Those summer nights of hide and seek where we were willing quarry,
our efforts to make curfew were too often dilatory.
Our neighborhood adventures stretched out under the stars—
those shadowed venturings abroad, hiding behind cars,
in barrow pits or hedges, darting through the dark,
avoiding passing car lights and the dog’s insistent bark.
Bigger kids the kingpins of this nightly sequestering,
lying still as death with our fears of capture festering.
That titillating strain of remaining undetected,
somehow in our memories has made us more connected.
How we so consistently lay spread out on the ground
cowering, but secretly hoping to be found
by that special someone who, in our pre-teen flush
even then, in passing, could bring about our blush.
All this search and parrying that we called summer games
very soon would fill our lives called by other names.
Their creaks were my alarm that kids were on the elementary school playground across the street and if my biggest sister was downstairs or away from home or even sleeping as soundly as she always did after coming home late the night before, I’d sneak into her room to look out onto the playground from above and see who was there. I knew the difference in the sound between the merry-go-round and each set of swings—the little swings next to the little slide, or one of the three big sets directly across from the block my house was on. Higher, with longer and more flexible chains, these swings could be made to loop de loop—pass up so high that you actually went over the top of the frame the swings were suspended from and wound the chain once around the pipe.
Some of the boys could repeat this three or four times until the swing got so high that none of the little kids could get up to it. Then the janitors would have to get their tallest ladder and go up to push the seat over and over the cross pole with one of their big push brooms to straighten it out again and bring the seat down closer to earth.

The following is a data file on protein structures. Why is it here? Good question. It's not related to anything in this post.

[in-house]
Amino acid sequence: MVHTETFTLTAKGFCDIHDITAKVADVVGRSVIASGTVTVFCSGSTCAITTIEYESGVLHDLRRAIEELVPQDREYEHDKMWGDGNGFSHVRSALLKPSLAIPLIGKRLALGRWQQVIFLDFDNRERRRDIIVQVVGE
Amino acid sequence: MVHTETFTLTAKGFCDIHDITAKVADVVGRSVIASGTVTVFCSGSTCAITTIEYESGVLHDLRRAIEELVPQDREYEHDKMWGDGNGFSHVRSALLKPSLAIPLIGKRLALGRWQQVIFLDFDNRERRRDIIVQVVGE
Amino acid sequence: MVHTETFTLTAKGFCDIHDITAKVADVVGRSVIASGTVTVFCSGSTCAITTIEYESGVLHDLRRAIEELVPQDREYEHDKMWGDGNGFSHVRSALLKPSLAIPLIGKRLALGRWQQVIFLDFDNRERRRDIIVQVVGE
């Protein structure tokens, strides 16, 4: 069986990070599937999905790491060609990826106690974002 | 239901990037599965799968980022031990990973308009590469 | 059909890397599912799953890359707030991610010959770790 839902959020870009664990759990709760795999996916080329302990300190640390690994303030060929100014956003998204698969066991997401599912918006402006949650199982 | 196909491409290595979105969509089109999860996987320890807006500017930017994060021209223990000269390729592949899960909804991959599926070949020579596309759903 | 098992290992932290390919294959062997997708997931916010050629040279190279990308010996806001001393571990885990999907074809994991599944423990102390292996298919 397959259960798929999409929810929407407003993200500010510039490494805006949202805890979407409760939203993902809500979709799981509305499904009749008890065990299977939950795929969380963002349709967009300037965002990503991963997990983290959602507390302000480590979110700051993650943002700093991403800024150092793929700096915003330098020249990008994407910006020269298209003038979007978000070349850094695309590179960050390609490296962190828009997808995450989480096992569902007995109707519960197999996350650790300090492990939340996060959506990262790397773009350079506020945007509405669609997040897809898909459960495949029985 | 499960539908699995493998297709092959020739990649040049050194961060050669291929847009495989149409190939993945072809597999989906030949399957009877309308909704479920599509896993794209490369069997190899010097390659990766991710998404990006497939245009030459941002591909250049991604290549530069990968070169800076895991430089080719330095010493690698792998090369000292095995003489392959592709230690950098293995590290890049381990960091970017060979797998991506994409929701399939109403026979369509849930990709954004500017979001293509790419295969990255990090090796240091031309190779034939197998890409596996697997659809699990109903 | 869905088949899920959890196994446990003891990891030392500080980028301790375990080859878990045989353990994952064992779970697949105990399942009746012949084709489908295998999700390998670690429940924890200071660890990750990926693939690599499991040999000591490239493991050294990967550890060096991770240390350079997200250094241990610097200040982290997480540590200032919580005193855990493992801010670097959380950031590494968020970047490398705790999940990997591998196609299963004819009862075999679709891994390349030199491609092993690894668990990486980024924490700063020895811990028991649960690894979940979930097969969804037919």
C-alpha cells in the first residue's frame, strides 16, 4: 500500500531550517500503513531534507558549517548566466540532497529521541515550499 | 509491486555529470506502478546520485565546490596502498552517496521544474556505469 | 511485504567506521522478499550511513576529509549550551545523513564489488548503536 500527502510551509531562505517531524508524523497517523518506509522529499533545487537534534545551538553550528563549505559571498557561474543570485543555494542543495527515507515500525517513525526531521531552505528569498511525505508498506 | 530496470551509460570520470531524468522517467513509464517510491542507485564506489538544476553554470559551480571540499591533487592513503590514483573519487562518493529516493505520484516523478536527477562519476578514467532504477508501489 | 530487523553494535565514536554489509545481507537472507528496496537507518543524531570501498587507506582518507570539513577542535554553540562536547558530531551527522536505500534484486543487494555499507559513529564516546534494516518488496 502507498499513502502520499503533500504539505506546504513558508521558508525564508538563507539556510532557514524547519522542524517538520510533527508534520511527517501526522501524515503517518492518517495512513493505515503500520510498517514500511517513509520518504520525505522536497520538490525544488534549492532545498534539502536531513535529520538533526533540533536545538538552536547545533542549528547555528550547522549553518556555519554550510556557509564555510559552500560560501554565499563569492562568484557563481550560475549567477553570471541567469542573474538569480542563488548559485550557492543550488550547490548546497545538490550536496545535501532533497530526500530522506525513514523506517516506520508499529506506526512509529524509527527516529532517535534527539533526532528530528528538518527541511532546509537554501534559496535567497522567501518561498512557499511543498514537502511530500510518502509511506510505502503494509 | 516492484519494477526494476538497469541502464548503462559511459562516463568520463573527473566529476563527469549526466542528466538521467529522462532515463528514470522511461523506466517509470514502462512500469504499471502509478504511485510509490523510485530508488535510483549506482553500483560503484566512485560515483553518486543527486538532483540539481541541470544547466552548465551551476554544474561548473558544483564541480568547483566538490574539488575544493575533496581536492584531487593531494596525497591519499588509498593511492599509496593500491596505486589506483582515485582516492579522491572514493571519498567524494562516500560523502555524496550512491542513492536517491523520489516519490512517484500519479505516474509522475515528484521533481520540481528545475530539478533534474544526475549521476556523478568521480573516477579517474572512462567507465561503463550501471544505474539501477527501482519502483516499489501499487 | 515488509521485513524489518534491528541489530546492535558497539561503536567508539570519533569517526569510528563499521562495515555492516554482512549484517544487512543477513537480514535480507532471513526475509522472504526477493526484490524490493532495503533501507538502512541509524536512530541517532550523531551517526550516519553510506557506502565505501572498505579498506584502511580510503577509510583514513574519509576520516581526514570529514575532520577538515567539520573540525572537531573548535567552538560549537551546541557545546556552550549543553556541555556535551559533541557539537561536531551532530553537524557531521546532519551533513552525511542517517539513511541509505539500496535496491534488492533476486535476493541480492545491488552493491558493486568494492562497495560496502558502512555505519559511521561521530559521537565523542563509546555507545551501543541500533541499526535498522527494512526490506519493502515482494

There were rules forbidding loop de looping, but the boys would come after school when all the teachers had gone home and even our janitors, Mr. and Mrs. Polachek, who lived kitty-corner across from the south end of the playground, were at home in their backroom away from the sounds of kids they had to deal with every day.
The creak I was listening for was the creak of the merry-go-round. Teepee shaped, it had a wooden runner all the way around it a foot up from the ground. There was a handrail about thirty inches above it, so you could stand on the wooden runner, facing the center pole, hold onto the hand rail and enjoy the ride as the big kids ran around in circles around the merry-go-round, pulling it with them to go faster and faster, then stood on four sides of it, grabbing the handrail pipe and pushing it off to make it go faster still. One by one, more onlookers would enroll in the joint effort to get it going fast enough. Then they’d jump on and everyone would pump up and down, sticking their bottoms out into space as they bent their knees to keep up the momentum.
There were other ways to use the Merry-go-round. The bigger girls like Marie Holstedt who lived on the street that faced the opposite side of the playground from the one my house faced, would sit on the foot board with her boyfriend Robert. Their feet side by side on the ground, they would sway to and fro in a kind of two-step movement—two to the right, then one to the left––their knees touching with their swing to the right, their hips touching when they swung to the left. When they did this, the sound of the merry-go-round reminded me of the strange rhythmic creaking I’d hear sometimes late at night in my house.
It was probably the TV antenna on the roof, my mother had said. Or maybe the furnace trying to pump out heat, she had speculated when I pointed out that it had been a windless night.
Life was simple and I believed her. Only now do I make sense of it and of my father’s late night short trips down the hall to the bathroom—the washcloth always draped over the tub faucet the next morning.